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A chemistry professor’s home agriculture project took the cake—or more accurately, the pie—at a Rhode Island competition this weekend.
Chemistry professor Charles M. Lieber grew a 1,870-pound pumpkin, which was named the biggest pumpkin in Massachusetts and the 17th largest pumpkin in the world this year, he said.
“It’s not the best for eating, but it’s not that you couldn’t eat it,” Lieber said. “If you wanted to make pumpkin pie, you’d have to add a lot more sugar.”
This year’s pumpkin growing process started in April and involved several steps, including germinating the seeds, monitoring a temperature-controlled greenhouse, and pollinating the plant by hand.
This careful process, however, is not new to Lieber, who started growing pumpkins about seven years ago when his father gave him a book about growing “giant” pumpkins, he said.
“I just decided to give it a try for relaxation, stress relief from work,” Lieber said.
Lieber’s first pumpkins were not as large as the 1,780-pound beauty. “Like in many things—in athletics or probably academics—there’s some genetic components to success and that’s true in agriculture and pumpkins,” Lieber said.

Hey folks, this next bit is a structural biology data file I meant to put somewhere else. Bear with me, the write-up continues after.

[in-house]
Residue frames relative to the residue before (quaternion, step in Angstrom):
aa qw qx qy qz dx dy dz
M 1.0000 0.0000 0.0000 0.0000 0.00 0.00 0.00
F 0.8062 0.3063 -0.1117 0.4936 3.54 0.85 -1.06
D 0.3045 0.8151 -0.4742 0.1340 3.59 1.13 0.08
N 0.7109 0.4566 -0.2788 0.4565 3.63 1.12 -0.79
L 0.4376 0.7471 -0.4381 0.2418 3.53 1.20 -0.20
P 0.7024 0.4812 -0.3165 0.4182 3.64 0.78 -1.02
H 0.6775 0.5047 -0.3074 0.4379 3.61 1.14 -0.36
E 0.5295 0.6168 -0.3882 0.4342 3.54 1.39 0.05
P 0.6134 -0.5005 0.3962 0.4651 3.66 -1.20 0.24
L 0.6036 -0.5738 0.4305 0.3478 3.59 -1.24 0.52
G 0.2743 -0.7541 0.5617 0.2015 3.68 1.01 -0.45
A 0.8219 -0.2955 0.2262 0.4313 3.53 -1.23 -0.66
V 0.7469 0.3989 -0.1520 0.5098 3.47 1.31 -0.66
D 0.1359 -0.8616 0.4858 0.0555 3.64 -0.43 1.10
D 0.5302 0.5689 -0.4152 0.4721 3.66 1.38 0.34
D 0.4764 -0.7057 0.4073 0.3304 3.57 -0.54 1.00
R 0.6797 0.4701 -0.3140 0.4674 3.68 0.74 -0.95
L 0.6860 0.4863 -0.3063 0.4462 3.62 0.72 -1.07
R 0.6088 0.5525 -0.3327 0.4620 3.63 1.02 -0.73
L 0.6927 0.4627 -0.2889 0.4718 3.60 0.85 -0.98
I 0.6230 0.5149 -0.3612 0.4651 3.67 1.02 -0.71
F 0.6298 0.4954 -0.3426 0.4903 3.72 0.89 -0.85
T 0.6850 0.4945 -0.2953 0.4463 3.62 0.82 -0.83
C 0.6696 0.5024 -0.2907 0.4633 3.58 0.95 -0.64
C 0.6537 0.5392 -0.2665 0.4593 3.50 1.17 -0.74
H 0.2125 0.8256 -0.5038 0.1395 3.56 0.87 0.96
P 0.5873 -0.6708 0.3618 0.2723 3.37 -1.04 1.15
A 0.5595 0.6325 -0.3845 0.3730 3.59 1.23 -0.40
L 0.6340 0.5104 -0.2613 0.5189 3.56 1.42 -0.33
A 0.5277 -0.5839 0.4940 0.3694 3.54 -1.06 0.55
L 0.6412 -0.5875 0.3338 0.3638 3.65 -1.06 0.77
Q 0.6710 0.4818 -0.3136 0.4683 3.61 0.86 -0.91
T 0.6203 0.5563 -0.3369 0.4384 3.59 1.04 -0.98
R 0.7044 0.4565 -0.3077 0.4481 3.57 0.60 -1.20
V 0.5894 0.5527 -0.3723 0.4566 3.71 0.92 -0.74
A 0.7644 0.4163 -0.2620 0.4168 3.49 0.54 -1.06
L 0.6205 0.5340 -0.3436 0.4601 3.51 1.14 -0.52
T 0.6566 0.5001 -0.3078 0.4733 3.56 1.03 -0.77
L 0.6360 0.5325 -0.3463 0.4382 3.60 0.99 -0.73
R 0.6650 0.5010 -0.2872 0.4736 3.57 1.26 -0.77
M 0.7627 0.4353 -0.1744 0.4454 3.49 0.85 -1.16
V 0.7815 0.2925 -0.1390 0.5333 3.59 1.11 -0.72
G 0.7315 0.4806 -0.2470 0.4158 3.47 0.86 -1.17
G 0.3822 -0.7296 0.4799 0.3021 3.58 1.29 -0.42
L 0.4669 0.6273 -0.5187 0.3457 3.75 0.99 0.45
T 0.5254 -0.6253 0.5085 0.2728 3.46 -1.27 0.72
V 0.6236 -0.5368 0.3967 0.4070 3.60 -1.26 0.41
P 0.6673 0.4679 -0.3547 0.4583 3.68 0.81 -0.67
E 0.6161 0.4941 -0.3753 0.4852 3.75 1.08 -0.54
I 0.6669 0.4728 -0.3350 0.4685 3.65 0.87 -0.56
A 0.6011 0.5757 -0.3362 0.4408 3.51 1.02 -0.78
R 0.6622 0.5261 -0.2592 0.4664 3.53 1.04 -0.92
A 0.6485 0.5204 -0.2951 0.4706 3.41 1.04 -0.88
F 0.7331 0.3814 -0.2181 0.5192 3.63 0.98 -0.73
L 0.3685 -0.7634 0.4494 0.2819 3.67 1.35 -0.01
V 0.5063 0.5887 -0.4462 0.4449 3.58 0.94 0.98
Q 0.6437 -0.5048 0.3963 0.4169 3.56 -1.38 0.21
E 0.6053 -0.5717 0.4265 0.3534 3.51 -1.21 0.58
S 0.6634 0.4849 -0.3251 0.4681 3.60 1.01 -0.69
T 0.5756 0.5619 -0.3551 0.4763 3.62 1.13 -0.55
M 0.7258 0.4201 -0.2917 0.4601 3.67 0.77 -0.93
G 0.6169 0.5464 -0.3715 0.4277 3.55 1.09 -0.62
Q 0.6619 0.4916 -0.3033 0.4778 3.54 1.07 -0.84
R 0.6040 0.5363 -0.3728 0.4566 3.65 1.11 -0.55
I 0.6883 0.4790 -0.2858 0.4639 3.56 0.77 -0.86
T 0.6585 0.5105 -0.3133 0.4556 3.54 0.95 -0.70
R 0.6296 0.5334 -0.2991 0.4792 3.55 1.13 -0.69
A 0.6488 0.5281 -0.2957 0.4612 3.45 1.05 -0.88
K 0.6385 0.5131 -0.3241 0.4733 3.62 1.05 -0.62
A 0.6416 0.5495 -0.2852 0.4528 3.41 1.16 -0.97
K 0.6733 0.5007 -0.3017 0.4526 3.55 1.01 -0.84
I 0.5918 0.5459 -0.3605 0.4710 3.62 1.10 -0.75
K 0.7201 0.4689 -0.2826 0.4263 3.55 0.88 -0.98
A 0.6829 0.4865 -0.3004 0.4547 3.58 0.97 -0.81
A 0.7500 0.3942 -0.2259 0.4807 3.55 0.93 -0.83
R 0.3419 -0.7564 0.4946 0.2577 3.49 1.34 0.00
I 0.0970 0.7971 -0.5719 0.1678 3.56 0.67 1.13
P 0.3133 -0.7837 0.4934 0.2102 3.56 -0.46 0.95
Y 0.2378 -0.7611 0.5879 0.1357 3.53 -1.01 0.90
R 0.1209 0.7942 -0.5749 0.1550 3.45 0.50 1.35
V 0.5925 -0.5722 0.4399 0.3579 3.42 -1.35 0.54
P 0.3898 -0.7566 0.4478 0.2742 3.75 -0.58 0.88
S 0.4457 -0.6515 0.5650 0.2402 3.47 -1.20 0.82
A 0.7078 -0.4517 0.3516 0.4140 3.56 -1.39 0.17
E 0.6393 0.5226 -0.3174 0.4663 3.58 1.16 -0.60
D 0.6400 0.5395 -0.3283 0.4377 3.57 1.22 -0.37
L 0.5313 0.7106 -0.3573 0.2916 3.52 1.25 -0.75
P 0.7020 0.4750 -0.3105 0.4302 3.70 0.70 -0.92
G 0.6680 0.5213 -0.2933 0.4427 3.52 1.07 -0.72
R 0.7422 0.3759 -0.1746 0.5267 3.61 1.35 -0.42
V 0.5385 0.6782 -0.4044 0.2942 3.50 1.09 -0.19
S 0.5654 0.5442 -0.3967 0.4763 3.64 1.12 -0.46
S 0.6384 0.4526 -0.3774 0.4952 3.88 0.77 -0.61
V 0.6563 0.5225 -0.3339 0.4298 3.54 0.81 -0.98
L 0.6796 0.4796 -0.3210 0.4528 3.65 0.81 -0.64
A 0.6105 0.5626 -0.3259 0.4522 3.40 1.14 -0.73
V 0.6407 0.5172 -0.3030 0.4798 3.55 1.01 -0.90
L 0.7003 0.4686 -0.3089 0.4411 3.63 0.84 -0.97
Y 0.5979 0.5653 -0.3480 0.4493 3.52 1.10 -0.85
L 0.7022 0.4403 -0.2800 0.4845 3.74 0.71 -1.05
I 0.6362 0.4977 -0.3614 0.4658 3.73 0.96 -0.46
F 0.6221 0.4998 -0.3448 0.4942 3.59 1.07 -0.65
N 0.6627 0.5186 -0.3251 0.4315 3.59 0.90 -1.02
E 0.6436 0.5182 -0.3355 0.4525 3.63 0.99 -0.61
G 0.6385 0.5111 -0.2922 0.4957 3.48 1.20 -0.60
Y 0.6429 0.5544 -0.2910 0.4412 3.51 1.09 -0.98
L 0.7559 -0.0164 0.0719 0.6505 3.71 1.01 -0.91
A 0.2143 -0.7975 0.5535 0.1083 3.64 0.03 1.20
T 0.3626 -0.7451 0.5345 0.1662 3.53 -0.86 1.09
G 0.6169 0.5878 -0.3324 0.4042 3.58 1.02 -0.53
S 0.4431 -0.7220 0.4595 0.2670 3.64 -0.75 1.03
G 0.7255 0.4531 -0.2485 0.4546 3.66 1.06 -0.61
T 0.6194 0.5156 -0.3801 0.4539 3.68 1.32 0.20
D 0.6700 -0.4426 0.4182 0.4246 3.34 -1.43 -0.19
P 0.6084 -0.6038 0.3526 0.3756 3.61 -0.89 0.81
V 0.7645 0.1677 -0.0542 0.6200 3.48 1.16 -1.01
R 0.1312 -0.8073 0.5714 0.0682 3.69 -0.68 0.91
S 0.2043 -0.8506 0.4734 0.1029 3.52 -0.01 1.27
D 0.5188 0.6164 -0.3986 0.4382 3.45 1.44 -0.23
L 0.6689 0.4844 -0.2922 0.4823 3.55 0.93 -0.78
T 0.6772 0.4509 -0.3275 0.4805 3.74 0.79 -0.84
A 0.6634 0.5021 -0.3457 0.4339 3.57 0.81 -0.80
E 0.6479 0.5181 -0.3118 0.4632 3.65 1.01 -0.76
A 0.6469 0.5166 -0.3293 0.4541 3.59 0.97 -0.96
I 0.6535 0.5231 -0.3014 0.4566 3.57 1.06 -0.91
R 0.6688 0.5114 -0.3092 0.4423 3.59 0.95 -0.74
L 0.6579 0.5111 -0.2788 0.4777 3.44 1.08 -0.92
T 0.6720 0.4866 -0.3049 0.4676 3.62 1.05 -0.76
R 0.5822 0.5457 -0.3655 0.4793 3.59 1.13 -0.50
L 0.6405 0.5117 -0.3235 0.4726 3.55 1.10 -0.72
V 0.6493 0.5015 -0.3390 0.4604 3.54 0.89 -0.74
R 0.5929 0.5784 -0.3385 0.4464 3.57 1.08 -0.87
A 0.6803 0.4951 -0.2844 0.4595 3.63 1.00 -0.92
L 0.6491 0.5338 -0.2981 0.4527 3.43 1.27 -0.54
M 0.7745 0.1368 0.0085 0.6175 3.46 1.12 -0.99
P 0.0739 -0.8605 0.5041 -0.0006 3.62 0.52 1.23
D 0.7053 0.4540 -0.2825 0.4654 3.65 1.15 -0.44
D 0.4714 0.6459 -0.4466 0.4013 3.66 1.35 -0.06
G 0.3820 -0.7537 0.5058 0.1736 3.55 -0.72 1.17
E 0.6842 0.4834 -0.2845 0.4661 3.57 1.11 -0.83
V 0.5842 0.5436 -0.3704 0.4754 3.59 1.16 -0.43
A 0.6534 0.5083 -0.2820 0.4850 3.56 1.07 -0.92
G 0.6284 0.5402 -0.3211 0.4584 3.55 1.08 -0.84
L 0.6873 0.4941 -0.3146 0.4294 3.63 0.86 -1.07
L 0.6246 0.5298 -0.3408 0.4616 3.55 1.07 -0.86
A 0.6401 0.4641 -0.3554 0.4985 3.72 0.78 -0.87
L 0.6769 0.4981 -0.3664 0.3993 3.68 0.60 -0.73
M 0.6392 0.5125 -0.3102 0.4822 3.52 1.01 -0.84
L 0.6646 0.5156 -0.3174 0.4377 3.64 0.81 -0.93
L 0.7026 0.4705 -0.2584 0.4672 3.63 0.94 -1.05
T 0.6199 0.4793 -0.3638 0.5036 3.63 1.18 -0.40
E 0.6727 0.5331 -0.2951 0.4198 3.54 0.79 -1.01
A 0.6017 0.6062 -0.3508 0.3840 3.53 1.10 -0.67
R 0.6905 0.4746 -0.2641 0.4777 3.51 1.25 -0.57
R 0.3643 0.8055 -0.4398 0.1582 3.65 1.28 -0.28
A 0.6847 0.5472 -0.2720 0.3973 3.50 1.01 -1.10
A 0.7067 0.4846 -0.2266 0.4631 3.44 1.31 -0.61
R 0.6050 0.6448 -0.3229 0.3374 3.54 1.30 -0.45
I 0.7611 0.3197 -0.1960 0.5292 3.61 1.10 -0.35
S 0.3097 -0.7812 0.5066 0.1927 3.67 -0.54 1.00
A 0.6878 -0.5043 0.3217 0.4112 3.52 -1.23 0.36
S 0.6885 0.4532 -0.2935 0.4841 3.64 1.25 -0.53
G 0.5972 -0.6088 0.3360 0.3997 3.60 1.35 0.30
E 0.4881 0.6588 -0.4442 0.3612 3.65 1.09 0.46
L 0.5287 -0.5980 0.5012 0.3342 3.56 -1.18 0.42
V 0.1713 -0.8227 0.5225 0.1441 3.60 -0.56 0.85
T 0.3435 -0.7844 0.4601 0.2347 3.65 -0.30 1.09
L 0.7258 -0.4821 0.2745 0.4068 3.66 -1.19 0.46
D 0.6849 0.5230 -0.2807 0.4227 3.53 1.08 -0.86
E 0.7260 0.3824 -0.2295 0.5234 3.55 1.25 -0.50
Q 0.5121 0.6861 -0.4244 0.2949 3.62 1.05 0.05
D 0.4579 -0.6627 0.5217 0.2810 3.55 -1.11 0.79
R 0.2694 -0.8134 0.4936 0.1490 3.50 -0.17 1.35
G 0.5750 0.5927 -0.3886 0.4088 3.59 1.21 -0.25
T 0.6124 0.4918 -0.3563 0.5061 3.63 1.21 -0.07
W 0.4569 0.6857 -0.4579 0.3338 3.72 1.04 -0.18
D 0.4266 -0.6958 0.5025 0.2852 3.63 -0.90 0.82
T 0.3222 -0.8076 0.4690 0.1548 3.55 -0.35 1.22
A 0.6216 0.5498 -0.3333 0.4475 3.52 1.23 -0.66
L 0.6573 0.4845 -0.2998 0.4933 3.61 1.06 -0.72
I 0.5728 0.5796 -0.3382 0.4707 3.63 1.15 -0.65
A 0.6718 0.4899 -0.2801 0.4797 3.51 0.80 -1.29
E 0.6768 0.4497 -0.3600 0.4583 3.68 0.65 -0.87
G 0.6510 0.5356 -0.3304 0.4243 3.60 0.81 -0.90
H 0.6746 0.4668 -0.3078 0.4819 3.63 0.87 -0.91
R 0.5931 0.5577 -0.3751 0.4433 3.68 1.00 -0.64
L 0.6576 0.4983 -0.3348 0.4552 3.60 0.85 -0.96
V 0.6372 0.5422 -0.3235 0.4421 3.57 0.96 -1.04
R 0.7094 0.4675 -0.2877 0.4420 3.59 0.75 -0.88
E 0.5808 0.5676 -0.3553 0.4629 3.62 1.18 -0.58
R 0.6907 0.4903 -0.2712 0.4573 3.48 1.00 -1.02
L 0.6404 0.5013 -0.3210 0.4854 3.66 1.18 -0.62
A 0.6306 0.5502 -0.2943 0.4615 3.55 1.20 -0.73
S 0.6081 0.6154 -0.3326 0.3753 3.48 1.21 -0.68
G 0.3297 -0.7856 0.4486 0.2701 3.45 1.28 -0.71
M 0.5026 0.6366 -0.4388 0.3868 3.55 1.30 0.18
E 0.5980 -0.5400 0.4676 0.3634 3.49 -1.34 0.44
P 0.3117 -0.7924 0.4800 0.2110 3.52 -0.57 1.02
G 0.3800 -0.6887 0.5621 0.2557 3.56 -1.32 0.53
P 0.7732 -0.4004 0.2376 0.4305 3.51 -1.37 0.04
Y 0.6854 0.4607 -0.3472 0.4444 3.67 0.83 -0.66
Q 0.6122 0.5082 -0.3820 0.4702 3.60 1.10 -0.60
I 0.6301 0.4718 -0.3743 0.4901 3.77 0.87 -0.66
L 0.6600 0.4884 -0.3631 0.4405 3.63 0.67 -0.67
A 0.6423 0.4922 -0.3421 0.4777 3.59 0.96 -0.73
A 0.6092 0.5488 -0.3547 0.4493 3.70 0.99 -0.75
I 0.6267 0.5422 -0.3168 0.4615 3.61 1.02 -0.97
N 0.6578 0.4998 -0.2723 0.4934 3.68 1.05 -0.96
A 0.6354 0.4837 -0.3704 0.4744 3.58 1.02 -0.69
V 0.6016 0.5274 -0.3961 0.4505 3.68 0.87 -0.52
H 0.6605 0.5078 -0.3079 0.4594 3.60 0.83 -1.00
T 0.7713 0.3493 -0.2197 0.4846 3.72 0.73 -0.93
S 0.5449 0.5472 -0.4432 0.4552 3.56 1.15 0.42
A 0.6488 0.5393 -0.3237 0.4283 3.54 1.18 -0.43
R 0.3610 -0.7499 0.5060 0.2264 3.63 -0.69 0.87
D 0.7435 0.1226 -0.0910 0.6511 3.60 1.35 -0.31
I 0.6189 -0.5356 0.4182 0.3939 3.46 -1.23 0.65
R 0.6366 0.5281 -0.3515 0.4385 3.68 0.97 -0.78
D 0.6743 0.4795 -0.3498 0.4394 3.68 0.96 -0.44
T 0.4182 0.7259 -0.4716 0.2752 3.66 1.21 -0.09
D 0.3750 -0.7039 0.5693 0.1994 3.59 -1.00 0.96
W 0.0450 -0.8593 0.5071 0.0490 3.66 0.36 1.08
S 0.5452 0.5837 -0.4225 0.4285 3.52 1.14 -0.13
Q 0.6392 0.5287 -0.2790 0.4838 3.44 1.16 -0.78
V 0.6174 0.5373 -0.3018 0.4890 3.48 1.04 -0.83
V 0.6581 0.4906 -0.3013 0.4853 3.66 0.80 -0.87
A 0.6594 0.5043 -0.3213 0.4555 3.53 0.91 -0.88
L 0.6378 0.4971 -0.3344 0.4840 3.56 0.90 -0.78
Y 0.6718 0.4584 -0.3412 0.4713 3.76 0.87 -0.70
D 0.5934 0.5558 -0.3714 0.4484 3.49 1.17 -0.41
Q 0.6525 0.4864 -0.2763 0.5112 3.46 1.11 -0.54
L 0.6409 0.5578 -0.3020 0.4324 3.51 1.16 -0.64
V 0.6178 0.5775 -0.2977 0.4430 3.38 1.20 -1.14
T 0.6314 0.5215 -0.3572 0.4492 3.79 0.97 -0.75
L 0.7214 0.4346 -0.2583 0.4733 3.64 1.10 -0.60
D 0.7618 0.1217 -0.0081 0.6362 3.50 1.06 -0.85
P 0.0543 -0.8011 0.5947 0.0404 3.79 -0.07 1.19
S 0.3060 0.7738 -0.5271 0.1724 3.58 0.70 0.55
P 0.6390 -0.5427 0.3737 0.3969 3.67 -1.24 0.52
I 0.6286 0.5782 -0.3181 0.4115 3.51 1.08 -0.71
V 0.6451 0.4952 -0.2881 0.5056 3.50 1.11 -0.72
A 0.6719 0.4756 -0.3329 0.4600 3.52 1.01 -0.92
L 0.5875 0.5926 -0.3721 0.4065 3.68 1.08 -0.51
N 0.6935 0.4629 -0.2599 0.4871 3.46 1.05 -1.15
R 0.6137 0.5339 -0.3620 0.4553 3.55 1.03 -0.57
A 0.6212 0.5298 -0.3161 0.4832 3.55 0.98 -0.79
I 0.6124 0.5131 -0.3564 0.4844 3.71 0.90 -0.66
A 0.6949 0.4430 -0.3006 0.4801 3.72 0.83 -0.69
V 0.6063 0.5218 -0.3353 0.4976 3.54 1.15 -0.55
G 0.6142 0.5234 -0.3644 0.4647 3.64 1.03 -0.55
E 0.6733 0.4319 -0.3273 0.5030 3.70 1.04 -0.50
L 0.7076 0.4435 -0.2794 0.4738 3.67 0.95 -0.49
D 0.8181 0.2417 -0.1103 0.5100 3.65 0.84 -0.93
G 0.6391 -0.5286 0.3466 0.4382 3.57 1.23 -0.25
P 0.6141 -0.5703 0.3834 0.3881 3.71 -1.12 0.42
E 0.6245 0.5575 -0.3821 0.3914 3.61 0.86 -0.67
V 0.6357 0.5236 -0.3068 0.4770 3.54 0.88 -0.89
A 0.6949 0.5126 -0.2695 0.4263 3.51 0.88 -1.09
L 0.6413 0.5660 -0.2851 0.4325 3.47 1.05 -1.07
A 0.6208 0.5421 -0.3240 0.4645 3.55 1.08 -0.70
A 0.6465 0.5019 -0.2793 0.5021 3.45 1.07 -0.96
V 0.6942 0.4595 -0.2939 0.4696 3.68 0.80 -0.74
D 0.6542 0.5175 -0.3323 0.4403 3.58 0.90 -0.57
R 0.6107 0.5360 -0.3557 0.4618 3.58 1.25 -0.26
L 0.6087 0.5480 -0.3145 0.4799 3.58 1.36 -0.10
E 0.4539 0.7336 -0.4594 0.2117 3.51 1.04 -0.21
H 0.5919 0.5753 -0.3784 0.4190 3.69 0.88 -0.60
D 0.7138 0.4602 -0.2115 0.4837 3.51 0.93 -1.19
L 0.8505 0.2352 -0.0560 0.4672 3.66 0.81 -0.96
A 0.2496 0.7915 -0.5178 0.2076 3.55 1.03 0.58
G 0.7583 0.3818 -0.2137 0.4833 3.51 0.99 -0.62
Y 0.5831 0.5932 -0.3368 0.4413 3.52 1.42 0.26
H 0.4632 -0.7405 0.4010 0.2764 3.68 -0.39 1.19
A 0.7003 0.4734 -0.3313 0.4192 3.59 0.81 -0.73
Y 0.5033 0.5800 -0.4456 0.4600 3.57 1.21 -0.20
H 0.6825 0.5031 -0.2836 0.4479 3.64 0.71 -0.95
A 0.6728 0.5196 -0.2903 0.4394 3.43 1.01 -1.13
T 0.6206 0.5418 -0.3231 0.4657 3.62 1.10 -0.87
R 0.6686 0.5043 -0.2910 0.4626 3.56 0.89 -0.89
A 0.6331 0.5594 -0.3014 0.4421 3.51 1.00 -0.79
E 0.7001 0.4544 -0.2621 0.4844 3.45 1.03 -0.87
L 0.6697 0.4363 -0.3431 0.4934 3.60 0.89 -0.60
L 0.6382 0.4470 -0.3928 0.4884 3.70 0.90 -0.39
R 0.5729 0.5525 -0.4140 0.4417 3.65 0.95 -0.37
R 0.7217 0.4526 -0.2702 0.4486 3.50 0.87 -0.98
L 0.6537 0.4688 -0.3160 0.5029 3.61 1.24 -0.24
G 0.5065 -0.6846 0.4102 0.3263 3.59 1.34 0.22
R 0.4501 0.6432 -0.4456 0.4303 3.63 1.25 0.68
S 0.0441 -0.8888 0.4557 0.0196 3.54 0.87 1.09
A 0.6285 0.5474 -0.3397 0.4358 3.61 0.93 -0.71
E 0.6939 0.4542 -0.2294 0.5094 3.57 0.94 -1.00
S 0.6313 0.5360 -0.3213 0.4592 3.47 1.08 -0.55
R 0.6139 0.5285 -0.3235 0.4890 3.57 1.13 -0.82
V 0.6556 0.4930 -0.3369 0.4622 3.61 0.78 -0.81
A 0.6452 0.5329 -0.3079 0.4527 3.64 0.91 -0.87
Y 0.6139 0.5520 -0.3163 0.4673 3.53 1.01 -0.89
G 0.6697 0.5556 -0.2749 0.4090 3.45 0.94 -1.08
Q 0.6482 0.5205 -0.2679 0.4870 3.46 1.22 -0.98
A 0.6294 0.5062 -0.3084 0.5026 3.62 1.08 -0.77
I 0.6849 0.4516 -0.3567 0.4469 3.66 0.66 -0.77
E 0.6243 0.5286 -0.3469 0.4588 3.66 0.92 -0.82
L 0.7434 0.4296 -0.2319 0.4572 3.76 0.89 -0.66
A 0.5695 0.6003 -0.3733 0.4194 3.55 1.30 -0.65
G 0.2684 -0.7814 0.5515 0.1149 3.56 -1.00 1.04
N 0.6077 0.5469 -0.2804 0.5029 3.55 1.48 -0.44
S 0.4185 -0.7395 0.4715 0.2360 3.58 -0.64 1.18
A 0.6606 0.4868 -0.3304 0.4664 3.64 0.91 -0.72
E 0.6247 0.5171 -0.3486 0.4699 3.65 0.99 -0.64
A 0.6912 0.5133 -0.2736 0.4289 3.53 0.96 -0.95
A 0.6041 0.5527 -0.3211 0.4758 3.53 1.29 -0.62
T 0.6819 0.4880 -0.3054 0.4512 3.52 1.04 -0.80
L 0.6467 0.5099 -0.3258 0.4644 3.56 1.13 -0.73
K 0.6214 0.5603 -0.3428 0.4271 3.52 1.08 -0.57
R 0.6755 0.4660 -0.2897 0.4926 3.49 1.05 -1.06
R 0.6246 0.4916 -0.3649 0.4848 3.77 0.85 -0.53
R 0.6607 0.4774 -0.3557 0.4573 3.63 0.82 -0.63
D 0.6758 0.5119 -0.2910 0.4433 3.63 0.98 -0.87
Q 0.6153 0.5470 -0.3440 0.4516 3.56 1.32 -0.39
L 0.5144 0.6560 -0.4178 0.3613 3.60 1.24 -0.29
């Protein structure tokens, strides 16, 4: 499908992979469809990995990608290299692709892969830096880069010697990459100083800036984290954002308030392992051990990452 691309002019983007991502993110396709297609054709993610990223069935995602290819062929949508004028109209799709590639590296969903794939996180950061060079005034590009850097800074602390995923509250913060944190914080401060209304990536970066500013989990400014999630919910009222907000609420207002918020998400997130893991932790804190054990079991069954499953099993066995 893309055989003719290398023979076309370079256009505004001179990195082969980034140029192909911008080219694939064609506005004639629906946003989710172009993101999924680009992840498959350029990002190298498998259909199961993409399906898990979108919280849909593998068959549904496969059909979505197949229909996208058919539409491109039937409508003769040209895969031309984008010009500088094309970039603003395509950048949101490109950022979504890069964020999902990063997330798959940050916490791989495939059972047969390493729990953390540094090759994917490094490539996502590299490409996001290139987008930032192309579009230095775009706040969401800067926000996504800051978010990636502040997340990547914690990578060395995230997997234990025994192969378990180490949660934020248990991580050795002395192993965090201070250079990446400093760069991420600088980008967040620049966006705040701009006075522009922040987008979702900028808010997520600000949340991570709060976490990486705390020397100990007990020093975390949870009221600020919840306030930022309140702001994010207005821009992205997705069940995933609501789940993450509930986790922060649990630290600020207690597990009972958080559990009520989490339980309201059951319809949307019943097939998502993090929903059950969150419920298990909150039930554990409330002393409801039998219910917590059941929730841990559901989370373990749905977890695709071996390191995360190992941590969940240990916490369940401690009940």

He had to play with different seeds and study soil biology to discover the best conditions for growth. “I would say the seed genetics, the soil biology,...the balance of nutrients in the soil as well as … luck in terms of what the weather is like…contribute in making everything happen,” he said.
Although his first pumpkins were smaller than this year’s prizewinner, Lieber had previously entered the weigh-off competition. In 2010, he won the contest with a 1,610-pound pumpkin, and in 2012, he grew a 1,770-pound pumpkin, which set a Massachusetts record but was 2nd place at the weigh-off.
“I learned a lot for the first few years and was able to continually improve,” Lieber said.
This year, Lieber used a combination of organic fertilizers, organic symbiotic bacteria, and a few chemical-based fungicides to keep the plant healthy. “It takes quite a bit of work and babying, checking things,” he said.
After pollination, the plant grew rapidly. “It put on—in 20 days—800 pounds,” Lieber said. To promote this growth, he had to protect the plant against insects, vine bores and other fungal diseases.
According to Lieber’s wife, Jennifer, the pumpkin attracts people’s attention as a lawn decoration. “People often stop by, and they wonder if these are real,” she said. “I heard one little girl early in the morning say, ‘It’s real, mommy, its real!’ I guess she touched it. Other people wonder where we have bought them.”
With this year’s winning entry now cut from the vine, Lieber and his family plan to leave the squash in his Lexington, Mass., yard through Thanksgiving. Lieber also has jack-o’-lantern ideas in the works.
“You can use a chainsaw, but I use a hand tree saw because, you know, the walls can be eight to 12 inches thick.”
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